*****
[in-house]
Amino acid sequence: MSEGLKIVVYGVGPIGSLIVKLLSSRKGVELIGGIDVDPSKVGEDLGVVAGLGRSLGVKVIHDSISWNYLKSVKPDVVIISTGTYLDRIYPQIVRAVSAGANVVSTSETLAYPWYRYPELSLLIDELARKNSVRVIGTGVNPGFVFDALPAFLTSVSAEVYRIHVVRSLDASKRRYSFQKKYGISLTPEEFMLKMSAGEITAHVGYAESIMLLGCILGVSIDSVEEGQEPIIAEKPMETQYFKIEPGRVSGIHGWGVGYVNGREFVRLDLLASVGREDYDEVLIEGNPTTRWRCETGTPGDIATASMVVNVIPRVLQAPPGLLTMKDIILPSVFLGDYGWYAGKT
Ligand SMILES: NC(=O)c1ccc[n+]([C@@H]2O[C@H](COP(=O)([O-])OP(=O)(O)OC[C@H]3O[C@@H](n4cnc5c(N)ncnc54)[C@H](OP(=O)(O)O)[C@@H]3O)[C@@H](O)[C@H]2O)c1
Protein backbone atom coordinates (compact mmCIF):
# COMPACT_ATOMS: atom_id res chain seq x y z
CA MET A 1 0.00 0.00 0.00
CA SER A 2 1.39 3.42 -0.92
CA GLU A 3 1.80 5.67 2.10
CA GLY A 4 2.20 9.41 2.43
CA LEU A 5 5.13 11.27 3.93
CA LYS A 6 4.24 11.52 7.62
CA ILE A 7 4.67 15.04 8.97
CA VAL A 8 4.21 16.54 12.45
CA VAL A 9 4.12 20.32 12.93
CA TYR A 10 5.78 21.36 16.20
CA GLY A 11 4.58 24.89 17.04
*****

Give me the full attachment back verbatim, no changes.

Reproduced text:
[in-house]
Amino acid sequence: MSEGLKIVVYGVGPIGSLIVKLLSSRKGVELIGGIDVDPSKVGEDLGVVAGLGRSLGVKVIHDSISWNYLKSVKPDVVIISTGTYLDRIYPQIVRAVSAGANVVSTSETLAYPWYRYPELSLLIDELARKNSVRVIGTGVNPGFVFDALPAFLTSVSAEVYRIHVVRSLDASKRRYSFQKKYGISLTPEEFMLKMSAGEITAHVGYAESIMLLGCILGVSIDSVEEGQEPIIAEKPMETQYFKIEPGRVSGIHGWGVGYVNGREFVRLDLLASVGREDYDEVLIEGNPTTRWRCETGTPGDIATASMVVNVIPRVLQAPPGLLTMKDIILPSVFLGDYGWYAGKT
Ligand SMILES: NC(=O)c1ccc[n+]([C@@H]2O[C@H](COP(=O)([O-])OP(=O)(O)OC[C@H]3O[C@@H](n4cnc5c(N)ncnc54)[C@H](OP(=O)(O)O)[C@@H]3O)[C@@H](O)[C@H]2O)c1
Protein backbone atom coordinates (compact mmCIF):
# COMPACT_ATOMS: atom_id res chain seq x y z
CA MET A 1 0.00 0.00 0.00
CA SER A 2 1.39 3.42 -0.92
CA GLU A 3 1.80 5.67 2.10
CA GLY A 4 2.20 9.41 2.43
CA LEU A 5 5.13 11.27 3.93
CA LYS A 6 4.24 11.52 7.62
CA ILE A 7 4.67 15.04 8.97
CA VAL A 8 4.21 16.54 12.45
CA VAL A 9 4.12 20.32 12.93
CA TYR A 10 5.78 21.36 16.20
CA GLY A 11 4.58 24.89 17.04